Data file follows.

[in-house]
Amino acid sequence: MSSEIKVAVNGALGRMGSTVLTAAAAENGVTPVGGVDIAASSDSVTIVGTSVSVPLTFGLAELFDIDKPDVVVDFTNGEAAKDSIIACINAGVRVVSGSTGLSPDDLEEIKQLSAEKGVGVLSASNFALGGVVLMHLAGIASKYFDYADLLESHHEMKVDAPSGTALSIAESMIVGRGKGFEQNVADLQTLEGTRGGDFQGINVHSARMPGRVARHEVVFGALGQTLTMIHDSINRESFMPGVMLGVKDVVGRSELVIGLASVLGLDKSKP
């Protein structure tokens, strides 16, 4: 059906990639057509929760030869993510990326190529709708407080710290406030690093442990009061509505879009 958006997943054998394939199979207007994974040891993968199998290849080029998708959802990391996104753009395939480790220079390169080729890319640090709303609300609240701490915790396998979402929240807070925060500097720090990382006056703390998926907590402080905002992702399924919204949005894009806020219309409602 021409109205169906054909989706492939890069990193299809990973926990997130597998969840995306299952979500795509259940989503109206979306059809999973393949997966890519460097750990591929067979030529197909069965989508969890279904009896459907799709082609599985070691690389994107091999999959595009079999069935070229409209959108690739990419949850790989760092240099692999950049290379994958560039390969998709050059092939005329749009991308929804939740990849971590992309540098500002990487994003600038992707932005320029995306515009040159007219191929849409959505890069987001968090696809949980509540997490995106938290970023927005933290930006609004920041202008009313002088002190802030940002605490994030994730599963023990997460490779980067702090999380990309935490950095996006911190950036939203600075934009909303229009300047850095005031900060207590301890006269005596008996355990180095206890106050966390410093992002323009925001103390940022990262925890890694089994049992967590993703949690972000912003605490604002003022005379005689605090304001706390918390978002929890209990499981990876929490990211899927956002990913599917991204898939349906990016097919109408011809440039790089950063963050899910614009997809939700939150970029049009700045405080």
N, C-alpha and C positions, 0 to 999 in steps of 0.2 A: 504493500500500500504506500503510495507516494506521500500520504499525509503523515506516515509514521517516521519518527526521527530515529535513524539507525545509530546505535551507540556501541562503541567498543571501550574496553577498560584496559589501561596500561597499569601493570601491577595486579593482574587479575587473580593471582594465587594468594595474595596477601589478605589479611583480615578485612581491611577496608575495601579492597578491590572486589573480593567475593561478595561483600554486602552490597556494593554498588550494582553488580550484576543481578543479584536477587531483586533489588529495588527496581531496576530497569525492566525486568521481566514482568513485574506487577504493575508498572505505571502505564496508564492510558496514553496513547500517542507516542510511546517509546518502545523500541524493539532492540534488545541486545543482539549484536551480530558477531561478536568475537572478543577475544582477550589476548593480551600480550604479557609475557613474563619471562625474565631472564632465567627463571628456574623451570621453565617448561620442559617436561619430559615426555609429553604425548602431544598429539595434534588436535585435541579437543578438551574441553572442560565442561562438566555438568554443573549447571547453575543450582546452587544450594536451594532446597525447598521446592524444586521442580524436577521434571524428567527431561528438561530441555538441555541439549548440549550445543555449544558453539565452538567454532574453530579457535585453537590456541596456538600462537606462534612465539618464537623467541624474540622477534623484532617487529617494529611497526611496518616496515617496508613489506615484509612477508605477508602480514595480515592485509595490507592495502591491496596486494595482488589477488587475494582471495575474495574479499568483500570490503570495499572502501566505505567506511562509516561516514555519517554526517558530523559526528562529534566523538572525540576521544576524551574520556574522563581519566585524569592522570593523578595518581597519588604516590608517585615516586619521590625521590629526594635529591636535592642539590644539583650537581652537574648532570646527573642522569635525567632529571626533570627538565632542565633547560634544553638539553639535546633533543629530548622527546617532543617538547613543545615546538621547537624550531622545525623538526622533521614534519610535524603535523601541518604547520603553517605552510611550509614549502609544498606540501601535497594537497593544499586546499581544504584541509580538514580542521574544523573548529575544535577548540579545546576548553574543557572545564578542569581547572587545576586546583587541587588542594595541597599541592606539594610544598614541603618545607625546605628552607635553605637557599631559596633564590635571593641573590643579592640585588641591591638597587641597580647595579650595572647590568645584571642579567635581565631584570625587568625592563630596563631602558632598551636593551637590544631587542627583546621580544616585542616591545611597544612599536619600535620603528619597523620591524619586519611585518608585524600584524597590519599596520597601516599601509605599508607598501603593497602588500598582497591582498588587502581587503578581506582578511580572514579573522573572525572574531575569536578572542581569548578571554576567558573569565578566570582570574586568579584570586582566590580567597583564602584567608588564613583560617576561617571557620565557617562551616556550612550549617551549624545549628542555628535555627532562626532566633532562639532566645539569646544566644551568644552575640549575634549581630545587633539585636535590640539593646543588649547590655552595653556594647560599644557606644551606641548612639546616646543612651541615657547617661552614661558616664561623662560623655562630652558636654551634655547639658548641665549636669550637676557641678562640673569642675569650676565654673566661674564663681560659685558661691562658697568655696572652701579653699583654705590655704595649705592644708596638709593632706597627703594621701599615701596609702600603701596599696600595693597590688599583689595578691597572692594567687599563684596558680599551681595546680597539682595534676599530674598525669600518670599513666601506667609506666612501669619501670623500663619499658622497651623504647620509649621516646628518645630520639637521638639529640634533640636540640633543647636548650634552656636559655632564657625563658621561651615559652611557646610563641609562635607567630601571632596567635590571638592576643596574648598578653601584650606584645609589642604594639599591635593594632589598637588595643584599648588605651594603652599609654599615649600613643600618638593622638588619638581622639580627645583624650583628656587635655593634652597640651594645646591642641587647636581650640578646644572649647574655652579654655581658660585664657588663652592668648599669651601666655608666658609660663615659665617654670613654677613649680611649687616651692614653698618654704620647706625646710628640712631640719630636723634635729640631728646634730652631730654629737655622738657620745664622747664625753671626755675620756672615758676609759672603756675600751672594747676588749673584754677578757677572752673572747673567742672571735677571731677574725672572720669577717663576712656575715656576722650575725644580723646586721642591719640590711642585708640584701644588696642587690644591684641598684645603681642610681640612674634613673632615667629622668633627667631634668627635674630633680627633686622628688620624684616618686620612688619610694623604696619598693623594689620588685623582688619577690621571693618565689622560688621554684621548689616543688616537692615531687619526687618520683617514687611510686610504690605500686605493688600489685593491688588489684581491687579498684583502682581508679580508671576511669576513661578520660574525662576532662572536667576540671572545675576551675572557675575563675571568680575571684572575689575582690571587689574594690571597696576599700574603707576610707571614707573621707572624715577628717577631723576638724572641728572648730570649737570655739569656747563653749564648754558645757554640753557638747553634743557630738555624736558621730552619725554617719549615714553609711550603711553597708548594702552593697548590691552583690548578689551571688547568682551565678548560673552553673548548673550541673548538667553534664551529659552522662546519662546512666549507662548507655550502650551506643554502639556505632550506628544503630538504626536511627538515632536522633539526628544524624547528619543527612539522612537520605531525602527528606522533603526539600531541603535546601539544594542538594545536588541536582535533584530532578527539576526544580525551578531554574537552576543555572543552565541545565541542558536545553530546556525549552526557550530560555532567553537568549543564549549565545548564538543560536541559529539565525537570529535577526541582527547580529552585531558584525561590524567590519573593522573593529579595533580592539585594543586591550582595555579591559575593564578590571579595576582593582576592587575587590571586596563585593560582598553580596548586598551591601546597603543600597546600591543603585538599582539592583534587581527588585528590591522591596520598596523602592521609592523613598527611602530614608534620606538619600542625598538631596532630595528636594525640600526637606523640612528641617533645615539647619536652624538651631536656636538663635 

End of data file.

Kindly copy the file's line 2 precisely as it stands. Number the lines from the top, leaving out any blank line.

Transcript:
Amino acid sequence: MSSEIKVAVNGALGRMGSTVLTAAAAENGVTPVGGVDIAASSDSVTIVGTSVSVPLTFGLAELFDIDKPDVVVDFTNGEAAKDSIIACINAGVRVVSGSTGLSPDDLEEIKQLSAEKGVGVLSASNFALGGVVLMHLAGIASKYFDYADLLESHHEMKVDAPSGTALSIAESMIVGRGKGFEQNVADLQTLEGTRGGDFQGINVHSARMPGRVARHEVVFGALGQTLTMIHDSINRESFMPGVMLGVKDVVGRSELVIGLASVLGLDKSKP